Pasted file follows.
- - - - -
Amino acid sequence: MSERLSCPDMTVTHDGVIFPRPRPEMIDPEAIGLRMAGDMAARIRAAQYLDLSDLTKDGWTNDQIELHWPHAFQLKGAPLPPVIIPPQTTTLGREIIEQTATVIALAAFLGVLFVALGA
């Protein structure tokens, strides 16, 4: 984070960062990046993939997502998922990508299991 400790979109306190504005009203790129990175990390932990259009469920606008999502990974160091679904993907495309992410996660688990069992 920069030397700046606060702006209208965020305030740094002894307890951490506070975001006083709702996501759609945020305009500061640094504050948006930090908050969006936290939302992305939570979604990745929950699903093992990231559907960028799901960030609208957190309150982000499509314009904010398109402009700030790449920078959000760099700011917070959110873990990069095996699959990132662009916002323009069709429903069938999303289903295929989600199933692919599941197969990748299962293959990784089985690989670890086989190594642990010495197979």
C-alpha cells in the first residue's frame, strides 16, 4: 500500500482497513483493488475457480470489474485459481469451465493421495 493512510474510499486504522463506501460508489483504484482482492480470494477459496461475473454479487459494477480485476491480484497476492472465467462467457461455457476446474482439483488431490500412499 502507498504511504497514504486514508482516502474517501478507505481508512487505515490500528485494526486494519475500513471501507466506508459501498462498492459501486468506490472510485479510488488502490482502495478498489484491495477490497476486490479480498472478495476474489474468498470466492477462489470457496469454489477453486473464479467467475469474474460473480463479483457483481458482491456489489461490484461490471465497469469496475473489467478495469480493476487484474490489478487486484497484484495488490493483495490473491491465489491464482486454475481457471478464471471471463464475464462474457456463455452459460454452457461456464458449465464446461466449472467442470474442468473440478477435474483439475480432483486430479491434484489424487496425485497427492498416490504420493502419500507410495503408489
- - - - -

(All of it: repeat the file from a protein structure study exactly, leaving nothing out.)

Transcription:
Amino acid sequence: MSERLSCPDMTVTHDGVIFPRPRPEMIDPEAIGLRMAGDMAARIRAAQYLDLSDLTKDGWTNDQIELHWPHAFQLKGAPLPPVIIPPQTTTLGREIIEQTATVIALAAFLGVLFVALGA
């Protein structure tokens, strides 16, 4: 984070960062990046993939997502998922990508299991 400790979109306190504005009203790129990175990390932990259009469920606008999502990974160091679904993907495309992410996660688990069992 920069030397700046606060702006209208965020305030740094002894307890951490506070975001006083709702996501759609945020305009500061640094504050948006930090908050969006936290939302992305939570979604990745929950699903093992990231559907960028799901960030609208957190309150982000499509314009904010398109402009700030790449920078959000760099700011917070959110873990990069095996699959990132662009916002323009069709429903069938999303289903295929989600199933692919599941197969990748299962293959990784089985690989670890086989190594642990010495197979």
C-alpha cells in the first residue's frame, strides 16, 4: 500500500482497513483493488475457480470489474485459481469451465493421495 493512510474510499486504522463506501460508489483504484482482492480470494477459496461475473454479487459494477480485476491480484497476492472465467462467457461455457476446474482439483488431490500412499 502507498504511504497514504486514508482516502474517501478507505481508512487505515490500528485494526486494519475500513471501507466506508459501498462498492459501486468506490472510485479510488488502490482502495478498489484491495477490497476486490479480498472478495476474489474468498470466492477462489470457496469454489477453486473464479467467475469474474460473480463479483457483481458482491456489489461490484461490471465497469469496475473489467478495469480493476487484474490489478487486484497484484495488490493483495490473491491465489491464482486454475481457471478464471471471463464475464462474457456463455452459460454452457461456464458449465464446461466449472467442470474442468473440478477435474483439475480432483486430479491434484489424487496425485497427492498416490504420493502419500507410495503408489